Image: Gliding lizard
Zhao Chuang / Xing Lida
An artist's conception shows the ancient gliding lizard Xianglong zhaoi in flight.
updated 3/19/2007 8:59:50 PM ET 2007-03-20T00:59:50

An ancient arboreal lizard coasted through the air using a winglike membrane stretched across elongated ribs, a new fossil reveals.

Dubbed Xianglong zhaoi, the gliding lizard lived during the Early Cretaceous period, about 150 million years ago. The specimen, detailed Monday in the Proceedings of the National Academy of Sciences, is about 6 inches (15.5 centimeters) long, and its immature features suggest it died at a young age.

The fossil, described by Xing Xu of Shenyang Normal University in China and his colleagues, was discovered in northeastern China's Liaoning Province, a site that has yielded a treasure trove of feathered dinosaurs and early bird remains in recent years.

Xianglong’s gliding membrane, called a “patagium,” is stretched across eight elongated dorsal ribs. Fully expanded, the layer of stretchy skin would have spanned about 4.5 inches (11 centimeters).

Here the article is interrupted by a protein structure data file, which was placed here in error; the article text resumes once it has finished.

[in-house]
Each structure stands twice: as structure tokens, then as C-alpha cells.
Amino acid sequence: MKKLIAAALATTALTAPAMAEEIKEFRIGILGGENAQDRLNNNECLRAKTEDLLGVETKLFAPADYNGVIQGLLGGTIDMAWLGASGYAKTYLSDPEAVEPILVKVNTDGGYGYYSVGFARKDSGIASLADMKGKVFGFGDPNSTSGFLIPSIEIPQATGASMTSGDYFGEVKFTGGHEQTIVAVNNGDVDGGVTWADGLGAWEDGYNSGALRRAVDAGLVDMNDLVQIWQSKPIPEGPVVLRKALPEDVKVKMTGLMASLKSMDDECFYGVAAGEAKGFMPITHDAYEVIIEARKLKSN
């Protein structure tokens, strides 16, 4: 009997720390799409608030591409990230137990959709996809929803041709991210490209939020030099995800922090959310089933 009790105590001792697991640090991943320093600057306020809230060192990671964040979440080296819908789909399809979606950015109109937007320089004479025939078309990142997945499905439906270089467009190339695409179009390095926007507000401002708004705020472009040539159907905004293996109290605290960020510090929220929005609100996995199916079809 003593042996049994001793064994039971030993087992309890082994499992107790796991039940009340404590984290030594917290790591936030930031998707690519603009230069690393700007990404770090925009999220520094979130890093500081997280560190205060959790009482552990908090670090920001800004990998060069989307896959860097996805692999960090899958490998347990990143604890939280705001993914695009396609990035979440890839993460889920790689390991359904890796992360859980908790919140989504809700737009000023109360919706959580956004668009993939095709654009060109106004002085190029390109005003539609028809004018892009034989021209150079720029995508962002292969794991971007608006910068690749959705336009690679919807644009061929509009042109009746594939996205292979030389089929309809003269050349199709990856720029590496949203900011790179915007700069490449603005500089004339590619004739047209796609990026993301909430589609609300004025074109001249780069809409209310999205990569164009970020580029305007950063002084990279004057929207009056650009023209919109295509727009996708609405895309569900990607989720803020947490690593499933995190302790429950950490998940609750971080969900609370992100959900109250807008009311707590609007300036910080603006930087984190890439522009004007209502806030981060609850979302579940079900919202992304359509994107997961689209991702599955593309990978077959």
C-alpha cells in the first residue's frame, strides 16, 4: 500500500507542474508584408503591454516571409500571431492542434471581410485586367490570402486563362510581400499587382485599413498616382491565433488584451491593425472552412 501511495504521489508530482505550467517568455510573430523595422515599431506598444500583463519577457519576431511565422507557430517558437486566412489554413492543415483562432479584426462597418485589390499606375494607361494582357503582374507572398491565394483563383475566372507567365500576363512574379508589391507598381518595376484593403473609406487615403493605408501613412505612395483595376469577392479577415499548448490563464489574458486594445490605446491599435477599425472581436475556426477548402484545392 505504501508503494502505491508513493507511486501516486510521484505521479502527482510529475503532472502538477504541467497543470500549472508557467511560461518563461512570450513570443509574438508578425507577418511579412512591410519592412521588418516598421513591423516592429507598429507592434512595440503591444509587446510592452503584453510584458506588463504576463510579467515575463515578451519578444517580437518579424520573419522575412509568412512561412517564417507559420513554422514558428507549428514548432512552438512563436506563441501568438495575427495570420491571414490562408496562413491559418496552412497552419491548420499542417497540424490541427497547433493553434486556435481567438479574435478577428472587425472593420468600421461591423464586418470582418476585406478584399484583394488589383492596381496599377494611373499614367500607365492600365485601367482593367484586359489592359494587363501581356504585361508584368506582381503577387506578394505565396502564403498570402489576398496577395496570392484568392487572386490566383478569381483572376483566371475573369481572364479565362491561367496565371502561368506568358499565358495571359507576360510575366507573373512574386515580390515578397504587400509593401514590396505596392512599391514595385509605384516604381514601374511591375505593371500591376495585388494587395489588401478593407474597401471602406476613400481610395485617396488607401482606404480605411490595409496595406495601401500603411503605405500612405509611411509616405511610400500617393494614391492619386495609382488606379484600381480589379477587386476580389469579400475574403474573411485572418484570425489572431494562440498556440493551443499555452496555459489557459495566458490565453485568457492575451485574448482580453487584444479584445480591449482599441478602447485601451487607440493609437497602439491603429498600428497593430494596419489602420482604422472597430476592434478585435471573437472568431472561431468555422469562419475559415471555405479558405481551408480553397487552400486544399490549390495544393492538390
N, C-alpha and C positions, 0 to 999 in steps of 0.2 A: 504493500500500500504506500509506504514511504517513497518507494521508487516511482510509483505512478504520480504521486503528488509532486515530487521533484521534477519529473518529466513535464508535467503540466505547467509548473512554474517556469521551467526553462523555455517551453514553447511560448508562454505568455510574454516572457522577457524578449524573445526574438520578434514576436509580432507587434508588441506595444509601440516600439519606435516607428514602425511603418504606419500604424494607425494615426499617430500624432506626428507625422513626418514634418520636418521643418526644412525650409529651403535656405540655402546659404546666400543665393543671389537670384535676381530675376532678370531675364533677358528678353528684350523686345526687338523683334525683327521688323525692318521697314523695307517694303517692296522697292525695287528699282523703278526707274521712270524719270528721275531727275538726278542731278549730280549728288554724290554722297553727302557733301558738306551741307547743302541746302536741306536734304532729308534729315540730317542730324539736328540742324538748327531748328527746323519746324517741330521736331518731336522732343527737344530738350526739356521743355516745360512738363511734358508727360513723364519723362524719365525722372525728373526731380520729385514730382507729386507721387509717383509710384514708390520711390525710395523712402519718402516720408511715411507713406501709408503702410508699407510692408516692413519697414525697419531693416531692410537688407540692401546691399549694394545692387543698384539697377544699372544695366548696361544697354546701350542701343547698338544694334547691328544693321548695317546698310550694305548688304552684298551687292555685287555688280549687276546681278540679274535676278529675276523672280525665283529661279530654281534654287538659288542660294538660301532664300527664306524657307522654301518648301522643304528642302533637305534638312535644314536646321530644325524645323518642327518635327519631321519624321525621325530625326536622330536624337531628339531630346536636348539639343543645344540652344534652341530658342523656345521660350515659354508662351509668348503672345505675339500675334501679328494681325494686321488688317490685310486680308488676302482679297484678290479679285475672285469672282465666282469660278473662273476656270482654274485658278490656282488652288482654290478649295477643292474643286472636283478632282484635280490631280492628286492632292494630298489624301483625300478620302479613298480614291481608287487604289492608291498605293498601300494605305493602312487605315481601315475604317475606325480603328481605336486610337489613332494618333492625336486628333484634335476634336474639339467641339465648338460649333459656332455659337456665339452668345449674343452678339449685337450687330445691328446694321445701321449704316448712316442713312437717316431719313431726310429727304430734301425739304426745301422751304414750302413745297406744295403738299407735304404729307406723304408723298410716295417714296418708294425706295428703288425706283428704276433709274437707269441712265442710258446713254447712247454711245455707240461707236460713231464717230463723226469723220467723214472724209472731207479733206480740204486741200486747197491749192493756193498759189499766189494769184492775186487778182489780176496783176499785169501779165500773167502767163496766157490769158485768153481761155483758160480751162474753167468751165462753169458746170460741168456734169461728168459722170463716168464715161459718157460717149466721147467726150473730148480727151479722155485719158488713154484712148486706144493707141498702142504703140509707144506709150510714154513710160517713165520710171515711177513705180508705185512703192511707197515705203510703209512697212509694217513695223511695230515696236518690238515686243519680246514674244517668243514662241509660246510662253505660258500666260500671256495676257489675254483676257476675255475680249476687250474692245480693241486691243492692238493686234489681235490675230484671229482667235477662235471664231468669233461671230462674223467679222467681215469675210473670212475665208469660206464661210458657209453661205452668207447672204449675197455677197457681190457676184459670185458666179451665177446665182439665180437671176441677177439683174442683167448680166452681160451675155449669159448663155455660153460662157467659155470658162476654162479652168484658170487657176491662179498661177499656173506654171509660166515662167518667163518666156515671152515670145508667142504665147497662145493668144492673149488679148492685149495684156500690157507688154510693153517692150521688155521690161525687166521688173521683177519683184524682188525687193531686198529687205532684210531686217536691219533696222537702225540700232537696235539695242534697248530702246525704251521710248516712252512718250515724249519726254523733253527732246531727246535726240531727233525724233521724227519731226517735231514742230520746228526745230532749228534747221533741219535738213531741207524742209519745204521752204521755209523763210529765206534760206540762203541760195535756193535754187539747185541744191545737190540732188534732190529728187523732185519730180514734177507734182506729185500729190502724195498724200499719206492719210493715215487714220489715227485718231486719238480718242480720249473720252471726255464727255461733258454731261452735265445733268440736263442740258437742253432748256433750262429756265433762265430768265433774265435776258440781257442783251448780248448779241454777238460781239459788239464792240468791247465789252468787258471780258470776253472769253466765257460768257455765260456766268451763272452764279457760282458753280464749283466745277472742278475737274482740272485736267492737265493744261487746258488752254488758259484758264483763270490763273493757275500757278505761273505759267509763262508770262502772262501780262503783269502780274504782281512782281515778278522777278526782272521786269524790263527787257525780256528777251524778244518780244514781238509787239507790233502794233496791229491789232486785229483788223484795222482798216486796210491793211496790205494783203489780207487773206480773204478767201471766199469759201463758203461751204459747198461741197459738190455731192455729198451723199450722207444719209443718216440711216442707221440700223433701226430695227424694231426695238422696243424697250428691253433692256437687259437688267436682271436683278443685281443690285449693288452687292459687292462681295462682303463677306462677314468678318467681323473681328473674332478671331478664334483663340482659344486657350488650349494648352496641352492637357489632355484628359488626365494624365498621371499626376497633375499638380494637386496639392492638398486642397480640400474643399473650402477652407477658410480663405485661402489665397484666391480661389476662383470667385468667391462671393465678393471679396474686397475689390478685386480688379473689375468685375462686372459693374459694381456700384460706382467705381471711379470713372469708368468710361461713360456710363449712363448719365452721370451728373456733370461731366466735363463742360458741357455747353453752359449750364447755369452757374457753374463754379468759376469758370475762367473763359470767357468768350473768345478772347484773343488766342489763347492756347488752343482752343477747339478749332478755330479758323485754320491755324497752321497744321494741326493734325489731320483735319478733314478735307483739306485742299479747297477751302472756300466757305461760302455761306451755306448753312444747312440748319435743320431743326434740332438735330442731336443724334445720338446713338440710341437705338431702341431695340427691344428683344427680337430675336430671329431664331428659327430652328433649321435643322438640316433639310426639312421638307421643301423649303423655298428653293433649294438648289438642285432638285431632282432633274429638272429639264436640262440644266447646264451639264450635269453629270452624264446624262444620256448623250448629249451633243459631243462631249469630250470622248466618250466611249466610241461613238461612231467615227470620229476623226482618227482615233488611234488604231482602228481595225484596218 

Xianglong had curved claws that would have enabled it to dwell in treetops, from whose high perch it could launch into the air. Once airborne, the little lizard could probably glide farther than modern flying lizards, perhaps as far as half a football field at a time, Xu said.

Image: Xianglong fossil
Xing Xu  /  Chinese Academy of Sciences
The 6-inch-long skeleton was found in northeastern China's Liaoning Province.
The lizard’s “wings” share several similarities with the wings of modern fast-flying birds, suggesting it might have been more nimble in the air than other gliding lizards (though not as agile as, say, a hawk).

Most gliding animals, such as “flying” frogs and squirrels, use a membrane spread between their toes or between their body and legs to stay airborne. A gliding membrane spread between elongated ribs is only known to occur in an ancient lizardlike animal that lived during the Late Triassic era and certain living dragon lizards in Southeast Asia.

“It is really amazing to see evolution making nearly identical structures in animals of different origins spanning such a long history,” Xu told LiveScience.

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